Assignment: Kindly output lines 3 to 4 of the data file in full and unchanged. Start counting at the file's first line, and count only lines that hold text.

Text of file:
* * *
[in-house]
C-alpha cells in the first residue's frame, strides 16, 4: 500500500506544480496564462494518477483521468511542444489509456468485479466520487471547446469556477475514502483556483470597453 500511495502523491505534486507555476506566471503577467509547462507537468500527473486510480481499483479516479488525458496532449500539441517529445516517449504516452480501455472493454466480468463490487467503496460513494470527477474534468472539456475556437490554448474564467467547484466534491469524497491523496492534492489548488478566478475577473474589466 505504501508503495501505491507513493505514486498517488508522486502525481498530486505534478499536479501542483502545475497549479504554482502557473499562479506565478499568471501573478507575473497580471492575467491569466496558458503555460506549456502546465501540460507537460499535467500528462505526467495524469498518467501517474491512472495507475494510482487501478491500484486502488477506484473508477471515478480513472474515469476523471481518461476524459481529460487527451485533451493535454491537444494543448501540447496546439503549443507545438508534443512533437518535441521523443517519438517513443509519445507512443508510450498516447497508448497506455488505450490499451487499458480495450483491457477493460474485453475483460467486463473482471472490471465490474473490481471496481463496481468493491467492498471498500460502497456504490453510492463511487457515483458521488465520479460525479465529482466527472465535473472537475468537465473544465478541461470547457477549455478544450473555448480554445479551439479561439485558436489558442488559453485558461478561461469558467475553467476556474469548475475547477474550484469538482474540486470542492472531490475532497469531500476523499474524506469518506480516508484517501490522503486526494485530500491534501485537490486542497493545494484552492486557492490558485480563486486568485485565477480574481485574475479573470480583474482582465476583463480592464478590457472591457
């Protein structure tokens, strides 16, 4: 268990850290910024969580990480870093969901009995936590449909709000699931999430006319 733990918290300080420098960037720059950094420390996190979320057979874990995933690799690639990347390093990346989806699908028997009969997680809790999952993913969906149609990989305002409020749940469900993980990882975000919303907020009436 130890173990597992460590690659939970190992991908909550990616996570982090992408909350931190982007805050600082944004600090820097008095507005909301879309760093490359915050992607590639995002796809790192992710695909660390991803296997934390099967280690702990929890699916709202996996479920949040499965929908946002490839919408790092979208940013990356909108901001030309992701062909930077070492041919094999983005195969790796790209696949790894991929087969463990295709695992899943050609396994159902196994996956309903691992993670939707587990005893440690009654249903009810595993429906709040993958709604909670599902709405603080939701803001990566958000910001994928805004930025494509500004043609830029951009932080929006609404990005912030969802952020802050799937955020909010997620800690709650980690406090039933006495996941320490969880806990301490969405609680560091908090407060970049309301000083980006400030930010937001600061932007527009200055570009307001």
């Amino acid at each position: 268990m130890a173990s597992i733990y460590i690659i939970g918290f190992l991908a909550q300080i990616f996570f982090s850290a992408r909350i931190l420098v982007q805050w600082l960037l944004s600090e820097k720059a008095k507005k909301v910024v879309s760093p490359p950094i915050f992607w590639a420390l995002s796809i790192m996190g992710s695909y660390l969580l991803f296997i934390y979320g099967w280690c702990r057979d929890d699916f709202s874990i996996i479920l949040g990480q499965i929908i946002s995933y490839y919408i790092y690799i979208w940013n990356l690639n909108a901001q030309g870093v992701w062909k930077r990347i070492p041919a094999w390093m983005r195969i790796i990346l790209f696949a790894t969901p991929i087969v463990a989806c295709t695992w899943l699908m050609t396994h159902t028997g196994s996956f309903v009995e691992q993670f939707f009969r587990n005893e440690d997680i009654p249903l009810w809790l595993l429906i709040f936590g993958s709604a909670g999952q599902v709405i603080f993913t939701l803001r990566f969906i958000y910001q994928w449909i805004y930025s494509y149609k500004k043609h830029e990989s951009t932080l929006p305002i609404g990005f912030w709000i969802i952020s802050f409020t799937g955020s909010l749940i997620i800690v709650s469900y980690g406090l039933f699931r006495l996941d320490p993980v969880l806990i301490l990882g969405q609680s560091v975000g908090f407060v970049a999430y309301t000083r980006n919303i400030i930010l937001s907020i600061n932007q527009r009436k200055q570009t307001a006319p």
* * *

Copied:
């Protein structure tokens, strides 16, 4: 268990850290910024969580990480870093969901009995936590449909709000699931999430006319 733990918290300080420098960037720059950094420390996190979320057979874990995933690799690639990347390093990346989806699908028997009969997680809790999952993913969906149609990989305002409020749940469900993980990882975000919303907020009436 130890173990597992460590690659939970190992991908909550990616996570982090992408909350931190982007805050600082944004600090820097008095507005909301879309760093490359915050992607590639995002796809790192992710695909660390991803296997934390099967280690702990929890699916709202996996479920949040499965929908946002490839919408790092979208940013990356909108901001030309992701062909930077070492041919094999983005195969790796790209696949790894991929087969463990295709695992899943050609396994159902196994996956309903691992993670939707587990005893440690009654249903009810595993429906709040993958709604909670599902709405603080939701803001990566958000910001994928805004930025494509500004043609830029951009932080929006609404990005912030969802952020802050799937955020909010997620800690709650980690406090039933006495996941320490969880806990301490969405609680560091908090407060970049309301000083980006400030930010937001600061932007527009200055570009307001």
């Amino acid at each position: 268990m130890a173990s597992i733990y460590i690659i939970g918290f190992l991908a909550q300080i990616f996570f982090s850290a992408r909350i931190l420098v982007q805050w600082l960037l944004s600090e820097k720059a008095k507005k909301v910024v879309s760093p490359p950094i915050f992607w590639a420390l995002s796809i790192m996190g992710s695909y660390l969580l991803f296997i934390y979320g099967w280690c702990r057979d929890d699916f709202s874990i996996i479920l949040g990480q499965i929908i946002s995933y490839y919408i790092y690799i979208w940013n990356l690639n909108a901001q030309g870093v992701w062909k930077r990347i070492p041919a094999w390093m983005r195969i790796i990346l790209f696949a790894t969901p991929i087969v463990a989806c295709t695992w899943l699908m050609t396994h159902t028997g196994s996956f309903v009995e691992q993670f939707f009969r587990n005893e440690d997680i009654p249903l009810w809790l595993l429906i709040f936590g993958s709604a909670g999952q599902v709405i603080f993913t939701l803001r990566f969906i958000y910001q994928w449909i805004y930025s494509y149609k500004k043609h830029e990989s951009t932080l929006p305002i609404g990005f912030w709000i969802i952020s802050f409020t799937g955020s909010l749940i997620i800690v709650s469900y980690g406090l039933f699931r006495l996941d320490p993980v969880l806990i301490l990882g969405q609680s560091v975000g908090f407060v970049a999430y309301t000083r980006n919303i400030i930010l937001s907020i600061n932007q527009r009436k200055q570009t307001a006319p």